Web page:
| || autoimmune disease please read our e-book |
The AIIMS experience
The only contraindication for pulse therapy is pregnancy or if the patient is a lactating mother and feeding her infant. This is also not an absolute contra-indication; the pulse therapy is only to be postponed till the patient has delivered her baby and stopped feeding the child. Till that time, the patient is to be maintained on a regular dose of corticosteroid just sufficient to keep the disease under control or even given a shot or two of dexamethasone alone in consultation with the obstetrician.
Patients who are unmarried or those who have not yet completed their family and want to have more children, have to be given only dexamethasone pulses (DPs) and not DCPs. Cyclophosphamide in the pulses has to be avoided because it can lead to amenorrhea or azoospermia in a significant proportion of patients. The low dose daily cyclophosphamide can be continued.
During the first few years, pulse therapy was given to only a few selected patients, especially those with severe disease however, the dosage schedule was haphazard and arbitrary as we were not sure of the total regimen. The patients were also irregular in follow up; they reported for the pulses at their own convenience and tended to stop the treatment by themselves. After about 2 years, a review revealed that several of the patients treated with the pulse therapy had not developed any relapse for long periods without any maintenance treatment, and thus we realized that pemphigus could possibly be cured.
Subsequently, we formulated an arbitrary regimen divided into 4 phases which was used to treat almost all pemphigus patients. Several patients still did not complete the course and/or received the pulses at irregular intervals. The relapse rates during follow up (recurrence of the disease after having completely recovered from the disease) were 53.8% in the patients who had received incomplete treatment and 18.2% in the patients who had received their DCPs at irregular intervals. Subsequently, we tried two modifications of the regimen. In the first modification, we increased the number of the mandatory DCPs during phase II from 6 in the original regimen to 9, and correspondingly reduced the duration of phase III from 12 months to 9 months. The relapse rate in the group who received the pulses at irregular intervals was 18.7% compared to 8% in the group who received their pulses at exactly 28 day cycles. In the second modification, we used only cyclophosphamide for the pulses during phase II of the regimen. The relapse rate in this group was 23.5%.
All patients who developed a relapse were given the second course of the DCP regimen ensuring better compliance of the regimen. There were only a few patients who were persistent defaulters and needed more than 2 courses. The relapses in all cases were mild and responded easily to the next course.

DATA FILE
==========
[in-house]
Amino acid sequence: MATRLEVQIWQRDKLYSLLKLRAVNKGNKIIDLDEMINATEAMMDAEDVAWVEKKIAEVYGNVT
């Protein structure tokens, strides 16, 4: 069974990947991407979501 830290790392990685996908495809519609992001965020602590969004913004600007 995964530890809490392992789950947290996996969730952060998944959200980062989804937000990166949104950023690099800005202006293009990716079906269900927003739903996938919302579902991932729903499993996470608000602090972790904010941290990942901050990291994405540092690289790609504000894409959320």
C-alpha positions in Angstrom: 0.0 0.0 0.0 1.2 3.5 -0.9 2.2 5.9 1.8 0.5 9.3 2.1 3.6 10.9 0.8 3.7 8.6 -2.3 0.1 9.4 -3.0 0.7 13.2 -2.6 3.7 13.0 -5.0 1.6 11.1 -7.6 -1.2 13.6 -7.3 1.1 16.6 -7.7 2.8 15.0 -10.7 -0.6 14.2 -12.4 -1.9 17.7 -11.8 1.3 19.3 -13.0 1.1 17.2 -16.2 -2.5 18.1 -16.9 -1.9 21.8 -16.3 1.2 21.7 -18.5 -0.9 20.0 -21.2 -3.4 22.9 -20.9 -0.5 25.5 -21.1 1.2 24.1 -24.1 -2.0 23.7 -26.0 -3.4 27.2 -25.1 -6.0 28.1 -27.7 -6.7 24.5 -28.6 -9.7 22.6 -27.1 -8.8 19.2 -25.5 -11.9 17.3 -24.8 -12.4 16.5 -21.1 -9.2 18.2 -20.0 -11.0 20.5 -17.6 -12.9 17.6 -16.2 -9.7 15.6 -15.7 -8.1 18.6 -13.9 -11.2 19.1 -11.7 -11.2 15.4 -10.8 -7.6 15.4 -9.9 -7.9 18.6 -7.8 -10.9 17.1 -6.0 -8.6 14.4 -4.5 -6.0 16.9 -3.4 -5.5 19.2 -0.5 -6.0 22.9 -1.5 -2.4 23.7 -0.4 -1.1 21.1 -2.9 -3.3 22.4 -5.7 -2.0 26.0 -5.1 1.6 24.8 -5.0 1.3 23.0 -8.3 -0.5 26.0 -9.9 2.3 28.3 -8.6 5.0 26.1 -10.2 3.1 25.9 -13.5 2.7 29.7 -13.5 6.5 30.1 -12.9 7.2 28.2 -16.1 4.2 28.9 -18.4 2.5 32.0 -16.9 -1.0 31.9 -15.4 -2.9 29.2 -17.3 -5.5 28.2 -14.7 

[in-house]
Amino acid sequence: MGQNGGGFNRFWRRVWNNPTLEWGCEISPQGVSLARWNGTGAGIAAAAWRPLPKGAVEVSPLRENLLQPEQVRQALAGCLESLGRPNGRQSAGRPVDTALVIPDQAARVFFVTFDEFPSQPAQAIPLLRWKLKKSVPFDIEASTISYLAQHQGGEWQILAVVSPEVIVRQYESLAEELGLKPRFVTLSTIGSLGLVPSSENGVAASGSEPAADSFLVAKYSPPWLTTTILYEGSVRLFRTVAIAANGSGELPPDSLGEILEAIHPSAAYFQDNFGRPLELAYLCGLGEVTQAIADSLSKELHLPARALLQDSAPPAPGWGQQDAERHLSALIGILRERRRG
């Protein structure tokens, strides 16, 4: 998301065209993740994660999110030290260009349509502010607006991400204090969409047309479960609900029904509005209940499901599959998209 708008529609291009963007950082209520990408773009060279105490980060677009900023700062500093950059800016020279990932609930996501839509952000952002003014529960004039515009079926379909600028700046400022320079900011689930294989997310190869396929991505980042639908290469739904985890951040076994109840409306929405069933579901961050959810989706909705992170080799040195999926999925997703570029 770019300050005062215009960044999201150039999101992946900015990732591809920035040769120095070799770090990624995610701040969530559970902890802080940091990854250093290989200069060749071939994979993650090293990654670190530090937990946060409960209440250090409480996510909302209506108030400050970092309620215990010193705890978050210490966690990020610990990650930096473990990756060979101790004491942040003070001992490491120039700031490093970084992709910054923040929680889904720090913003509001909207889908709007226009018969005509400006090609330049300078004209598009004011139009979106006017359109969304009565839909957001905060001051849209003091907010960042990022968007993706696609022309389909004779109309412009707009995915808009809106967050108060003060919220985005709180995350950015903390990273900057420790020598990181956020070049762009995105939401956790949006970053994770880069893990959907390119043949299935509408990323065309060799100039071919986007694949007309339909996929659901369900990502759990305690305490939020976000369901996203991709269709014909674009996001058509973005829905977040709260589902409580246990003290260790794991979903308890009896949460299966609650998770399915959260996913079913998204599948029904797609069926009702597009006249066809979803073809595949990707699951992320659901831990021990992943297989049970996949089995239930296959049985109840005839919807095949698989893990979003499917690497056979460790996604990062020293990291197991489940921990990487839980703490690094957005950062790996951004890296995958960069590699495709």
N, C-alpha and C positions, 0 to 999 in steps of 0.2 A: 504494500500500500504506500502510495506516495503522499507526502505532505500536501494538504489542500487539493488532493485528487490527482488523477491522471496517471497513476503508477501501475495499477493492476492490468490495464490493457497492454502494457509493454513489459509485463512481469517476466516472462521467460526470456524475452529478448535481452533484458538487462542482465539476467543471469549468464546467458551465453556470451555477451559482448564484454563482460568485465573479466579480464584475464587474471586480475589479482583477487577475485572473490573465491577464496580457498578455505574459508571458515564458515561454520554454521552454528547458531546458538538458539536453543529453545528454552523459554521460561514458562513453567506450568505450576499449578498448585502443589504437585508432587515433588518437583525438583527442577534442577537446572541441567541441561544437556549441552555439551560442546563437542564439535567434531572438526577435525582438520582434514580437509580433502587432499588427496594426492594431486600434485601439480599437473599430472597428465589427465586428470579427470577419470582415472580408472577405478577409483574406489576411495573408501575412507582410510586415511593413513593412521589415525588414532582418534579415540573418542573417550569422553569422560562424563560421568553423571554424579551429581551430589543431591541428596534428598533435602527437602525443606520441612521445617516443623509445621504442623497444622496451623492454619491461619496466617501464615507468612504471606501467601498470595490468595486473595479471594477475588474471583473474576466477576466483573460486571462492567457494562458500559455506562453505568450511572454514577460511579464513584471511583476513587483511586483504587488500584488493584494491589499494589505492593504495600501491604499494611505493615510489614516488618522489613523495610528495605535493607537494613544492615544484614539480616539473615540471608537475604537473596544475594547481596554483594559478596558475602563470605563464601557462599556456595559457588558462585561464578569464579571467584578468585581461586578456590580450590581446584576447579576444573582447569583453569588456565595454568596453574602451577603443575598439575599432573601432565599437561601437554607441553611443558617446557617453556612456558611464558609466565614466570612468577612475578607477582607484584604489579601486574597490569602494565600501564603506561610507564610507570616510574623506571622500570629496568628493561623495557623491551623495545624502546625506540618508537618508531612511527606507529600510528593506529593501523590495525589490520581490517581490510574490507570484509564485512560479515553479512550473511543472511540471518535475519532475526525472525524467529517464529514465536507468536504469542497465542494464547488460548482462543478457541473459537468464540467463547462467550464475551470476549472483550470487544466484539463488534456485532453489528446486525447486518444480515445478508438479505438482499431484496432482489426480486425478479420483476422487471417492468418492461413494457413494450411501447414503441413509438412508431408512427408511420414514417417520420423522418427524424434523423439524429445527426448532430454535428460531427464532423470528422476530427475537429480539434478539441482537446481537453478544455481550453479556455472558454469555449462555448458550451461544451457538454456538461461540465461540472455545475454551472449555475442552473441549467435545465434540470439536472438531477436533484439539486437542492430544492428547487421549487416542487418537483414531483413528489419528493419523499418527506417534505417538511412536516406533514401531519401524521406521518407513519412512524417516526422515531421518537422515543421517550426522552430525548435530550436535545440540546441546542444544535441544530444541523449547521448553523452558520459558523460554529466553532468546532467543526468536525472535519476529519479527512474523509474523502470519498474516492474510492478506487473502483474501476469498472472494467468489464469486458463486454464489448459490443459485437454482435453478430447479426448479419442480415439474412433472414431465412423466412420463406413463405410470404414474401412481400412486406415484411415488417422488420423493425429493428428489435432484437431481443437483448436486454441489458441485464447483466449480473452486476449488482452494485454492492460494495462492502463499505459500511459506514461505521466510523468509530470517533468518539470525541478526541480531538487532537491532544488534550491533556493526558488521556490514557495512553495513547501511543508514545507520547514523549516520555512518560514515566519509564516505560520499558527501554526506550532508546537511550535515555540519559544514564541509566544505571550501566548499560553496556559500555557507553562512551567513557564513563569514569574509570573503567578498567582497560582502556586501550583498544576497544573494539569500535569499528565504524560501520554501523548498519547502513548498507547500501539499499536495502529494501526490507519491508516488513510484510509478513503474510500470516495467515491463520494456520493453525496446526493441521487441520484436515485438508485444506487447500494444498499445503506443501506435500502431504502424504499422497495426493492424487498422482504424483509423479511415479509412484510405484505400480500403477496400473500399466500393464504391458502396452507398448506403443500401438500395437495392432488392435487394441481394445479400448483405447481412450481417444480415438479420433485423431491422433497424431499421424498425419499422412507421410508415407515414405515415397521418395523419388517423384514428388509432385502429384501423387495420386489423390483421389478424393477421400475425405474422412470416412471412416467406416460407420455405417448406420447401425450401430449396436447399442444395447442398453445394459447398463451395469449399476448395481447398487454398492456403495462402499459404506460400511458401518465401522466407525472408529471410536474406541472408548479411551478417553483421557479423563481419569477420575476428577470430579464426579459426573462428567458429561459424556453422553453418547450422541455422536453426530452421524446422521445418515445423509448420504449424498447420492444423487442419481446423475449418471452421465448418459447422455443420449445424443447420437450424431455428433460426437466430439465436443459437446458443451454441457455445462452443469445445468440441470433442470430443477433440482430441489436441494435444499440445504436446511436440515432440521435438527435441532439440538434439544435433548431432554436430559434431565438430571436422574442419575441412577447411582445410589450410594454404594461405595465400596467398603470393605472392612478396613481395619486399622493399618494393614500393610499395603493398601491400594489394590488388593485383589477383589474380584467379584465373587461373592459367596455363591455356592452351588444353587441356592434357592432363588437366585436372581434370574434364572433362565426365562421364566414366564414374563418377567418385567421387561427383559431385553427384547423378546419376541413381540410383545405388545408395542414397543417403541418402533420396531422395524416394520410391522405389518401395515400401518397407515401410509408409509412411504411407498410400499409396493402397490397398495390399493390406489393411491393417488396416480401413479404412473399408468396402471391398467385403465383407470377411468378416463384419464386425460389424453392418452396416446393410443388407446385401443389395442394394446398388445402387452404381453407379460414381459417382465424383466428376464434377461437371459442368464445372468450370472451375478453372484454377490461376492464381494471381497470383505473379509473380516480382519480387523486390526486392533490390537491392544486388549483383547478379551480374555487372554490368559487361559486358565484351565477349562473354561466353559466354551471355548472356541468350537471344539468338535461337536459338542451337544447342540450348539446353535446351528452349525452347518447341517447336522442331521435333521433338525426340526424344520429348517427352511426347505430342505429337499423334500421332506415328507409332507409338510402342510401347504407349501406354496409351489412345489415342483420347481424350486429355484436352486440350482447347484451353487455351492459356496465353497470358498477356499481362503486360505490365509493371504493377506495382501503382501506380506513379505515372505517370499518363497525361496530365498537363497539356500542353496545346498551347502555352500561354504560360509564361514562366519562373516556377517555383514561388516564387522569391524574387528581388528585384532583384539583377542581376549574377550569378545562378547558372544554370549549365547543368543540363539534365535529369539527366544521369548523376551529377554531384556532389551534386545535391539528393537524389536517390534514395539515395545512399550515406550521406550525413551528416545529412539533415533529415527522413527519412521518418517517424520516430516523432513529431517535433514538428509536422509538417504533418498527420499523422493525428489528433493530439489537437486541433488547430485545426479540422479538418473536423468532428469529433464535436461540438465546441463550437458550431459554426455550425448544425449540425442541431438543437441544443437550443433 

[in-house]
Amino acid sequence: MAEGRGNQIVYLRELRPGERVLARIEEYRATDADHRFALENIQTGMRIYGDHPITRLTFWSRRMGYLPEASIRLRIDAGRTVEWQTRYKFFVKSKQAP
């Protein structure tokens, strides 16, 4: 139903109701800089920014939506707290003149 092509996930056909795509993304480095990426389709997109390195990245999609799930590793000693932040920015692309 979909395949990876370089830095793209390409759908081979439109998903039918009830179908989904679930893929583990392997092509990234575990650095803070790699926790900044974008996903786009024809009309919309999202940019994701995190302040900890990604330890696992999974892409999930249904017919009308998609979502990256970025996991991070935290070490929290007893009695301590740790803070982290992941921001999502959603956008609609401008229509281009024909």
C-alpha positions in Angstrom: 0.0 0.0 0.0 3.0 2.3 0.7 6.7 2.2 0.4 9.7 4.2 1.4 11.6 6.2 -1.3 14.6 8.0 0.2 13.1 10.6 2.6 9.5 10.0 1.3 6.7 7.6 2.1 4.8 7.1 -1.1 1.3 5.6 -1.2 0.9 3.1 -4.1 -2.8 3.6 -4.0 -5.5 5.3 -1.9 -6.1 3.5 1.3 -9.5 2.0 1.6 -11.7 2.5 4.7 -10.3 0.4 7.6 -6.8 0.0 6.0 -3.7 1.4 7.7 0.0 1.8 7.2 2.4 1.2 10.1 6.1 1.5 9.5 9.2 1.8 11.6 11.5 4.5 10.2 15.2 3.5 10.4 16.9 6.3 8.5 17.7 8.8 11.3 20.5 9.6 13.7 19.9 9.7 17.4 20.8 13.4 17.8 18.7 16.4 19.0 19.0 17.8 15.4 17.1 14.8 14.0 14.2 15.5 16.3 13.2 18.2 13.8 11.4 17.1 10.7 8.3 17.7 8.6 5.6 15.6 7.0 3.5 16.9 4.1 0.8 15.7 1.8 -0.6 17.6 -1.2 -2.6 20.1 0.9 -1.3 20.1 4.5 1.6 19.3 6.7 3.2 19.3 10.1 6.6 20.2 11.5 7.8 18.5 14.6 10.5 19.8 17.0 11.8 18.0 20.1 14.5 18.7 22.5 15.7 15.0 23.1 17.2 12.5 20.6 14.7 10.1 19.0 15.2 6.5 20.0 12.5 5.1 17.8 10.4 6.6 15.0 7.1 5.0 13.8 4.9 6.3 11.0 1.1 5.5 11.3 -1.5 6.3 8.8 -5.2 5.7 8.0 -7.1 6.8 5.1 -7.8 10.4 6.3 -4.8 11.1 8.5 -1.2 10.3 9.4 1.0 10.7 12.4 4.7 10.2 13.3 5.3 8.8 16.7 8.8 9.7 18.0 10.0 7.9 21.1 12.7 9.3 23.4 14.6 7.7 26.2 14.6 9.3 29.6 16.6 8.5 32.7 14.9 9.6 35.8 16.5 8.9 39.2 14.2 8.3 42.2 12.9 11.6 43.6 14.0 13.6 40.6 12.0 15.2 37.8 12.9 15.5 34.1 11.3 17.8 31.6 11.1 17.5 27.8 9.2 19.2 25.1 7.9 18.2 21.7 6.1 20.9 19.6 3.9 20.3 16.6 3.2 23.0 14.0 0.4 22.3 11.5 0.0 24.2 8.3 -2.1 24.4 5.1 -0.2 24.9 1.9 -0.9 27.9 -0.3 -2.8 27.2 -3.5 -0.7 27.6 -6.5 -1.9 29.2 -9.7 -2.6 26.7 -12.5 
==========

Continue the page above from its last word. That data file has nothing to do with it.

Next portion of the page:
Between 1982 and 1998, 500 pemphigus patients (pemphigus vulgaris 444, pemphigus foliaceus 33, pemphigus erythematosus 18, and pemphigus vegetans 5), with an almost equal sex ratio (251 males, 249 females) were enrolled for the DCP regimen. There were 44 patients younger than 20 years, 246 patients aged 20-40 years, 190 patients aged 40-60 years and 20 patients older than 60 years. Of these, 97 patients could not complete the treatment, and 19 patients died due to a variety of causes which were mostly unrelated to the disease or its treatment, or causes that were preventable with better patient management. The remaining 384 patients recovered from the disease and are living without any disease and without any maintenance treatment. Most of them have already crossed the 5 year post-treatment follow up period.
This experience led us to conclude that pemphigus can be controlled in almost every patient and if the patient strictly follows the DCP regimen, he can be cured for the rest of his life. The treatment administered during phase II and III is necessary for ultimate cure; during phase II the most effective treatment consists of 9 DCPs taken at exactly 28 day intervals, with a daily oral dose of cyclophosphamide, followed by 9 months of daily cyclophosphamide during phase III. Compromises of any kind lead to inferior results and increase the chances of a relapse.
It is also important to remember that although the DCP regimen cures pemphigus, this does not mean that the patient has been protected from developing other diseases. The patient is as prone to develop other cutaneous or mucosal diseases as any other normal individual. Therefore subsequent lesions such as dermatophytosis, scabies, pyoderma or even lichen planus or aphthous ulcers in the mouth should not cause apprehension in the patient or the dermatologist that pemphigus has recurred. Several patients continue to develop aphthous ulcers in the mouth even during pulse therapy and this has often led some dermatologists to consider the DCP regimen as a failure in a small percentage of the patients. One should be able to distinguish aphthous ulcers from pemphigus ulcers because aphthous ulcers are far more painful, have a necrotic circular centre and an inflamed red periphery, and most ulcers heal within a few days, whereas pemphigus ulcers are far more persistent.